While understanding the rules of the abstract part of physics called ‘quantum mechanics’ occupied the 20th century, harnessing its power for applications will be a dominant theme of the 21st century. Making the earth beneath our feet transparent is the latest example of utilising the strange properties of the microscopic quantum world to provide such a ‘Quantum Technology’.
The most down-to-earth application concerns the 4 million holes dug in UK roads every year. Only around 30 per cent of the buried infrastructure is known beforehand, making the task much slower (due to the care needed) with consequent delays to traffic. Quantum ‘gravimeters’ will revolutionise this business,especially with the moist soil conditions typical of the UK.
In general, a Quantum Technology makes use of the counter intuitive consequences of quantum mechanics – the principal theory explaining our world on a microscopic scale. One of these consequences is that a single object can be in several different places (or in several different ‘states’) at the same time. In the quantum world, a person could pass a tree simultaneously on the right and the left side, or be wearing business clothes and beach attire simultaneously.
For example, in our everyday experience the force we feel due to gravity appears to be the same anywhere on Earth. A precision quantum gravity sensor picks up variations, by letting single atoms explore different paths in the gravitational field of the Earth. From those differences one can infer what lies beneath the Earth’s surface.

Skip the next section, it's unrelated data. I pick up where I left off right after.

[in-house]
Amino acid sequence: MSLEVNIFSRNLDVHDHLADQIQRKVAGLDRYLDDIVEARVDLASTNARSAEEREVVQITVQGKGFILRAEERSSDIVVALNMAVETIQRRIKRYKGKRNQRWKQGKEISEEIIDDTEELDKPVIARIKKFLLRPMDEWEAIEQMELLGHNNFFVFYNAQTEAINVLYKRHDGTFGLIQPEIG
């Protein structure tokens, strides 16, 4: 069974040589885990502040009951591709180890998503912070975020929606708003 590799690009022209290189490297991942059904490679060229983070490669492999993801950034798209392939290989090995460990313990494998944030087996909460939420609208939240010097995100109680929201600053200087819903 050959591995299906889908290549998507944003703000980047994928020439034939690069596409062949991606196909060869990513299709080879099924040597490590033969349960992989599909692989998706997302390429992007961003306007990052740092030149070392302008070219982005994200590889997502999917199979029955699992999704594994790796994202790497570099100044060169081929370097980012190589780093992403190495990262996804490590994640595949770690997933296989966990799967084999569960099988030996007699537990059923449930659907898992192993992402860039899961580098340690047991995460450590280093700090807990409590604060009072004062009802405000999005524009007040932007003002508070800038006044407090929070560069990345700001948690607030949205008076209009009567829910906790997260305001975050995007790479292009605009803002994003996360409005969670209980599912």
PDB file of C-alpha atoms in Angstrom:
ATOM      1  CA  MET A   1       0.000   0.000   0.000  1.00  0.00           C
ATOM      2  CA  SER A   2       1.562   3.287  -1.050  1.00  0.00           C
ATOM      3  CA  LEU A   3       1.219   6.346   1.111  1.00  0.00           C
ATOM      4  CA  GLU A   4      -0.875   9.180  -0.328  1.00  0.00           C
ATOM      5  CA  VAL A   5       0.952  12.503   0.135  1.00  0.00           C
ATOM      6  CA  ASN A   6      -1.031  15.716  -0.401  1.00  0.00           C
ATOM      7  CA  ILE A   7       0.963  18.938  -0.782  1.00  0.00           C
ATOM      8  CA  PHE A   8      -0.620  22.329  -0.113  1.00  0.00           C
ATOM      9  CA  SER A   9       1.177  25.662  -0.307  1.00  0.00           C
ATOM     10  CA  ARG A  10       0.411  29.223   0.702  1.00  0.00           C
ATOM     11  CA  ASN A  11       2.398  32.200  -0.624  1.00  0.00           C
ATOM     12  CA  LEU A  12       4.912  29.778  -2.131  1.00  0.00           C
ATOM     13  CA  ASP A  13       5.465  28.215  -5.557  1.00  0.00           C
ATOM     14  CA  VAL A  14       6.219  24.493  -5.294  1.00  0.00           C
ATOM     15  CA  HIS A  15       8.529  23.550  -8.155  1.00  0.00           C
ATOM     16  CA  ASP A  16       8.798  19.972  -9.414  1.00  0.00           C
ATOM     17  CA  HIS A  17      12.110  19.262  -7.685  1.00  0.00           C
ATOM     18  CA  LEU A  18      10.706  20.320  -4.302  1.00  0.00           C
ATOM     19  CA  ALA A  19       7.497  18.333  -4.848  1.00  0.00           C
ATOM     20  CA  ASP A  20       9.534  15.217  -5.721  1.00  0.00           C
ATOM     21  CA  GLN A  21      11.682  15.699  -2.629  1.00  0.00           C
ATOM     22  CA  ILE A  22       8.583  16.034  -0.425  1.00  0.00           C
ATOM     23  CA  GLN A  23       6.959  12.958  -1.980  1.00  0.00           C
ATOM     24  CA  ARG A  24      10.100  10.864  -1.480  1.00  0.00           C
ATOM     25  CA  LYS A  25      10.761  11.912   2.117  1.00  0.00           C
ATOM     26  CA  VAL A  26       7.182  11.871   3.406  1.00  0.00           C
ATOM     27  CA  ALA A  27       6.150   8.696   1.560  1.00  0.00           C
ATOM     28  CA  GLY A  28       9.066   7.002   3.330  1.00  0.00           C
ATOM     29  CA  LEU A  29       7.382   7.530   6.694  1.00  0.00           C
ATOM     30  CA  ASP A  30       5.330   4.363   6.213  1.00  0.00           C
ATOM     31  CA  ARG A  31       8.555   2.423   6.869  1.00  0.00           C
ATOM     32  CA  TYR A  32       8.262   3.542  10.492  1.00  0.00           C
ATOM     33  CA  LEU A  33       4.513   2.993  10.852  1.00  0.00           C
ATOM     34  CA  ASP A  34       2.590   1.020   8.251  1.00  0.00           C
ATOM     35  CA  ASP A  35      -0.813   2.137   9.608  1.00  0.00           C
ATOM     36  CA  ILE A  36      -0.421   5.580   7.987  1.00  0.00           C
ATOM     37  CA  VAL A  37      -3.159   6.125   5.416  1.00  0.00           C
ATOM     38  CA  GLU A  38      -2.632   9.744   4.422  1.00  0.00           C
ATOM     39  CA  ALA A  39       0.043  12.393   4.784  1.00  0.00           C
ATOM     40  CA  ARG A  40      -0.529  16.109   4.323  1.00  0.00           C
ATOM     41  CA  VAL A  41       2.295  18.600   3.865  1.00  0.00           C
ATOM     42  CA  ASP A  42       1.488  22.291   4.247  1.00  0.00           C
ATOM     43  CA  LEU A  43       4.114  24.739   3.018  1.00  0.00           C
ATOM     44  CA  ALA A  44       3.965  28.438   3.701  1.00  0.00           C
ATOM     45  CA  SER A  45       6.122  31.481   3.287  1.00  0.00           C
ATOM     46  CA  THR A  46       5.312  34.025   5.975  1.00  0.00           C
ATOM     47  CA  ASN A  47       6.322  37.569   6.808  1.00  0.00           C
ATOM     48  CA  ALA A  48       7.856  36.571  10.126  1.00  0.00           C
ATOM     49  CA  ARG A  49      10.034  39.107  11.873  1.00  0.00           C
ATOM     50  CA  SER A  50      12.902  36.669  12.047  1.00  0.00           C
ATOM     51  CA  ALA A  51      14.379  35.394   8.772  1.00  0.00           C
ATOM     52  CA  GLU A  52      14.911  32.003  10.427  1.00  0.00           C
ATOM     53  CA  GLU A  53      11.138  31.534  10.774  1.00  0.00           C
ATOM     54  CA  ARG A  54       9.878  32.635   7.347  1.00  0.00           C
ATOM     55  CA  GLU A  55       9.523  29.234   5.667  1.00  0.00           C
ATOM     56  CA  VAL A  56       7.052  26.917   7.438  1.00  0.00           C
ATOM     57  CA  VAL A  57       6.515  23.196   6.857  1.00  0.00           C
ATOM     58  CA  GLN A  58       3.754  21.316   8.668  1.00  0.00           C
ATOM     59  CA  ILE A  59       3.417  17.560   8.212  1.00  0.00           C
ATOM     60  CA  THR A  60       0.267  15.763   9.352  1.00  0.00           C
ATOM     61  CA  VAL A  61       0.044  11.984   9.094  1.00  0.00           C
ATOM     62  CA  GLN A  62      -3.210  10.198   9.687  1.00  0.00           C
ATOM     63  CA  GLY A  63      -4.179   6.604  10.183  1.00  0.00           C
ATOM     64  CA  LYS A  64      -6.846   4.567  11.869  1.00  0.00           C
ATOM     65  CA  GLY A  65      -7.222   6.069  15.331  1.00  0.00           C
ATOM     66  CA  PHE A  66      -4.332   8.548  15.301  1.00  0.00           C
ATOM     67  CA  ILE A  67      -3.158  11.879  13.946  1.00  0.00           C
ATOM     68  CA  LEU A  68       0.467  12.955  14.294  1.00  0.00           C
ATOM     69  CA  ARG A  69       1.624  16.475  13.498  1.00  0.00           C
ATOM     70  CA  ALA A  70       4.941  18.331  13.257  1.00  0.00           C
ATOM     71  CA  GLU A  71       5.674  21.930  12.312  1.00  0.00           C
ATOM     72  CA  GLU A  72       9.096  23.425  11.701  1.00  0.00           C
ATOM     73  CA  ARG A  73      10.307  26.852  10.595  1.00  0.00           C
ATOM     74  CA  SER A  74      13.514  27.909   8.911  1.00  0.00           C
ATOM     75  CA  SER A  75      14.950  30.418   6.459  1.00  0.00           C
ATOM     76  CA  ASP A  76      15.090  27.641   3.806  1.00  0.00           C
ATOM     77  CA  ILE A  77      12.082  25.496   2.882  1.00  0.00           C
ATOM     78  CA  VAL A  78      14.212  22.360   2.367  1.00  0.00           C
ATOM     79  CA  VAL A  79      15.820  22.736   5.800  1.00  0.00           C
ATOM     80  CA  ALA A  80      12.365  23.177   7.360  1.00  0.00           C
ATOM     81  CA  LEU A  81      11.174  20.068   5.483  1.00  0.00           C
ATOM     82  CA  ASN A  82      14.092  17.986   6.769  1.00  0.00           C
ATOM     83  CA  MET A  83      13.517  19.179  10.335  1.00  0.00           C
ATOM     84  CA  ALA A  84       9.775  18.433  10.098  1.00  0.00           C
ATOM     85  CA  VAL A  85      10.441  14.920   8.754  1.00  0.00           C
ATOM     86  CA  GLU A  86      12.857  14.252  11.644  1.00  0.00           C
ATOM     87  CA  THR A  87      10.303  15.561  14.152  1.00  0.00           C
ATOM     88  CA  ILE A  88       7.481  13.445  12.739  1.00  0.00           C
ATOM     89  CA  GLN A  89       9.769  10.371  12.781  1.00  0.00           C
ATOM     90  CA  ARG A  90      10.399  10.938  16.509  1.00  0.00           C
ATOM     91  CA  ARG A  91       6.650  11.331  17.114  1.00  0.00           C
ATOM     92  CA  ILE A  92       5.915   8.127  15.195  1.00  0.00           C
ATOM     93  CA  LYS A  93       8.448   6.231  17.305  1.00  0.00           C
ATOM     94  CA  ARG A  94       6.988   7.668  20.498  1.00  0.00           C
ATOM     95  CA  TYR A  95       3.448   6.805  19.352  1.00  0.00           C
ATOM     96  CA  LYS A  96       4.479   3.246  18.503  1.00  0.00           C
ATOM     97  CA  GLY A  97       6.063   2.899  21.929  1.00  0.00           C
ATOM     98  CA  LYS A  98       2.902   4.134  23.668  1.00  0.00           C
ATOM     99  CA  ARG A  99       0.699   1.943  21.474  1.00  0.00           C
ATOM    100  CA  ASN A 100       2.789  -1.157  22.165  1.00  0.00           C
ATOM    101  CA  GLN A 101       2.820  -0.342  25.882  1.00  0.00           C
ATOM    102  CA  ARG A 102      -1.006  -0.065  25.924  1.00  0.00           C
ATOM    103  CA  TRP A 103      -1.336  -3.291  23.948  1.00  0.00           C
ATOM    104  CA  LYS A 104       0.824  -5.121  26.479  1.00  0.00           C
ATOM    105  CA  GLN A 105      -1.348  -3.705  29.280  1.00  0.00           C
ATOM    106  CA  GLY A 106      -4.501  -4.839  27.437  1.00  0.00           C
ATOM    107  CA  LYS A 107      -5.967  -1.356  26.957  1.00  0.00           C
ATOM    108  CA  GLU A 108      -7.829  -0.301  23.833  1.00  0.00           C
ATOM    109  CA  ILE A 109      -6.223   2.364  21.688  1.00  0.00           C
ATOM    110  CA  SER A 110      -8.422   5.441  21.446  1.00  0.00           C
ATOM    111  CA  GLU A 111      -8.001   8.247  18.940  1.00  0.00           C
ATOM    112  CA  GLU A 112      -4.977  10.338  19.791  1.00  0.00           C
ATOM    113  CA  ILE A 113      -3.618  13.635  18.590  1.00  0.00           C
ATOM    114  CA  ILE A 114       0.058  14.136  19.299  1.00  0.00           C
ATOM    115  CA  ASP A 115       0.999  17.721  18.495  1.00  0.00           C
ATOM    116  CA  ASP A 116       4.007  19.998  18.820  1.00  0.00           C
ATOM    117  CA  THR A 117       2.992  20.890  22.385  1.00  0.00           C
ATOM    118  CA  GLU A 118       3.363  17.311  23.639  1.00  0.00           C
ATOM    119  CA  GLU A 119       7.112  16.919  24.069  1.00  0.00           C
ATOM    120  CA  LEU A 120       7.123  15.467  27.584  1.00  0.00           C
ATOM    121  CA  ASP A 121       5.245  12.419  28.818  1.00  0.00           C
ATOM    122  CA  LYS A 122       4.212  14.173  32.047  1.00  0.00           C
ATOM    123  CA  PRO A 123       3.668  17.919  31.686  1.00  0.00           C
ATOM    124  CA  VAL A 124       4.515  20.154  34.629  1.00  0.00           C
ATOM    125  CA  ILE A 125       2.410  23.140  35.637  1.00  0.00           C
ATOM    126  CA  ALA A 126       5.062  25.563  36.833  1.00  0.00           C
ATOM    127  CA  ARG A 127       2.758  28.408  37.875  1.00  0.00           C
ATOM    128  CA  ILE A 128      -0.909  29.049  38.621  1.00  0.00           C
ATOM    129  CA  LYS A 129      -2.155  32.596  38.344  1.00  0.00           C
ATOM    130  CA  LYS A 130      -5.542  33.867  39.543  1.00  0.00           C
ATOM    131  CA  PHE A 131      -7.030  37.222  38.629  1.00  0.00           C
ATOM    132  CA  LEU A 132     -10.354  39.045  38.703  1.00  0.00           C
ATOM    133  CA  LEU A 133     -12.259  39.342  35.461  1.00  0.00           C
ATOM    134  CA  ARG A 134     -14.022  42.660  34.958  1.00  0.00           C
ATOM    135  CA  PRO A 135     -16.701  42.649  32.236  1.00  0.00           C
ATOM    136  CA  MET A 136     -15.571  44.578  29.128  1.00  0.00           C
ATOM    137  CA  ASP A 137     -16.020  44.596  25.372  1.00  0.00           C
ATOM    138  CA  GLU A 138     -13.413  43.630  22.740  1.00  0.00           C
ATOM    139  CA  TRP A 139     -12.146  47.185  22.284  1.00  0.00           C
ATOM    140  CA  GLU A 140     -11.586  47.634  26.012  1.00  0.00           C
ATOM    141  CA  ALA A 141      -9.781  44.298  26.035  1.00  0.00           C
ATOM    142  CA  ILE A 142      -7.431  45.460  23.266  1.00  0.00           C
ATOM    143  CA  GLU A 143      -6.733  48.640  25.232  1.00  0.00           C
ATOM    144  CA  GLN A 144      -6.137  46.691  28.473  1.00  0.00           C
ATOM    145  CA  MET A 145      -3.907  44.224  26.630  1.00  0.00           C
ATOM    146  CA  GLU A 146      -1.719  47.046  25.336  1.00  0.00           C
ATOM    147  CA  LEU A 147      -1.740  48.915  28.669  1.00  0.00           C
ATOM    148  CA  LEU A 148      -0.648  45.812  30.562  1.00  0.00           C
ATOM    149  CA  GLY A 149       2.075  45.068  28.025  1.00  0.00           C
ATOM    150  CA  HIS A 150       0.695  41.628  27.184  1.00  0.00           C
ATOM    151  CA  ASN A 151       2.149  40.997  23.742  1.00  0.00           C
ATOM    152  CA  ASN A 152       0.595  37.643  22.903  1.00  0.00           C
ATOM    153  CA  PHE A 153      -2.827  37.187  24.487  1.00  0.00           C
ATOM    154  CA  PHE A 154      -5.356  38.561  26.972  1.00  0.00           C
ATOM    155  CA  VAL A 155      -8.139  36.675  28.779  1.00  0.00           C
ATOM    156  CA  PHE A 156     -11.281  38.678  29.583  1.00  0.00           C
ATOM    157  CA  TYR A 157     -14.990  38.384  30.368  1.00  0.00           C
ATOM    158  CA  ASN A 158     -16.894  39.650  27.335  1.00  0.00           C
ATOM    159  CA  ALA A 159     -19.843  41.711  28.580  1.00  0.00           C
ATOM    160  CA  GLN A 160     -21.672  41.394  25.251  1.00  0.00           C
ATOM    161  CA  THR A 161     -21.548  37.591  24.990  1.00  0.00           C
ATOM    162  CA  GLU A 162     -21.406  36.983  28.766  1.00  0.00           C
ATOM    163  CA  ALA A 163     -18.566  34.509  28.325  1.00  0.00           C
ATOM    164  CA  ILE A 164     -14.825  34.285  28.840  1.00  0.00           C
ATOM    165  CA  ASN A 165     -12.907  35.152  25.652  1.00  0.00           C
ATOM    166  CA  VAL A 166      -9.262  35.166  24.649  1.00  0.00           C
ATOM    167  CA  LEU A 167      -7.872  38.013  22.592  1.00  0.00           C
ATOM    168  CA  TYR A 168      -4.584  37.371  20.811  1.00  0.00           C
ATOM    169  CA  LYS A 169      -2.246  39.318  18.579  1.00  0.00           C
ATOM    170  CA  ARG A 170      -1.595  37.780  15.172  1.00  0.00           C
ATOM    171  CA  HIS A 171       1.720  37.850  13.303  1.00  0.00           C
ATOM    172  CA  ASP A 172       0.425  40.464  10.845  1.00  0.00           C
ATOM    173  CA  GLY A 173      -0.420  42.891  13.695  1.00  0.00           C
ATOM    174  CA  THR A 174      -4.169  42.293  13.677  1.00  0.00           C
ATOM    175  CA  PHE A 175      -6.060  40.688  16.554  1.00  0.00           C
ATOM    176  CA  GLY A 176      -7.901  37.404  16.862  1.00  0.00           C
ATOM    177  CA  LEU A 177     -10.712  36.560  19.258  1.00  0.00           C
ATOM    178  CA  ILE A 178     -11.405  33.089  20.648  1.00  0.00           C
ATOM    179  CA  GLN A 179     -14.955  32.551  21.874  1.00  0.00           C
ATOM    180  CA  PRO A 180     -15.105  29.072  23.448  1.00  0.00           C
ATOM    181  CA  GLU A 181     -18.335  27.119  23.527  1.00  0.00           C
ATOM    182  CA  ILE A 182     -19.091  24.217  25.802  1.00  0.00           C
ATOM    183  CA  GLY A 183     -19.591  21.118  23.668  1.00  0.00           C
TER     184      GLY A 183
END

So far there are only two commercially viable quantum technologies: quantum cryptography and quantum sensors. Quantum cryptography systems are well established in the market, eg, for secure communications between banks, while quantum sensors are just becoming commercially available.
Gravity sensors will be the first in this new industrial revolution, with remarkably diverse applications. The University of Birmingham led EU iSENSE and EPSRC GG-TOP projects are leading the way in providing the means to enhance oil and mineral exploration, find water resources, drive climate research and to map urban infrastructure and archaeology. These collaborations encompass all the European work in this area, with pioneering involvement of engineers and archaeologists (both of these last groups are at the University of Birmingham).
There are many more applications of the quantum gravity sensors. Helping determine the spatial extent of aquifers that have run dry – by the change in gravity due to the water being pumped out, or the equivalent processes in oil and gas recovery (where unrecovered pockets of oil and gas can represent considerable residual value) are other big applications.
More academically, climate change science (snow cover of mountains and magnitude of ocean currents) and archeology (‘seeing’ without digging) will benefit greatly.
This panorama of applications has been hailed by Neelie Kroes (Vice-President of the EU, with responsibility for the Digital Agenda) as the ‘coolest thing’ at the 2013 EU Information and Communication Technologies meeting this week in Vilnius.This area, which brings together the oldest part of physics, gravity, with one of the most recent, ultracold quantum atomic gases, shows the capacity of scientific research driven by curiosity to have large and unexpected dividends.
Professor Kai Bongs, Professor of Ultracold Atomic Physics, School of Physics and Astronomy, University of Birmingham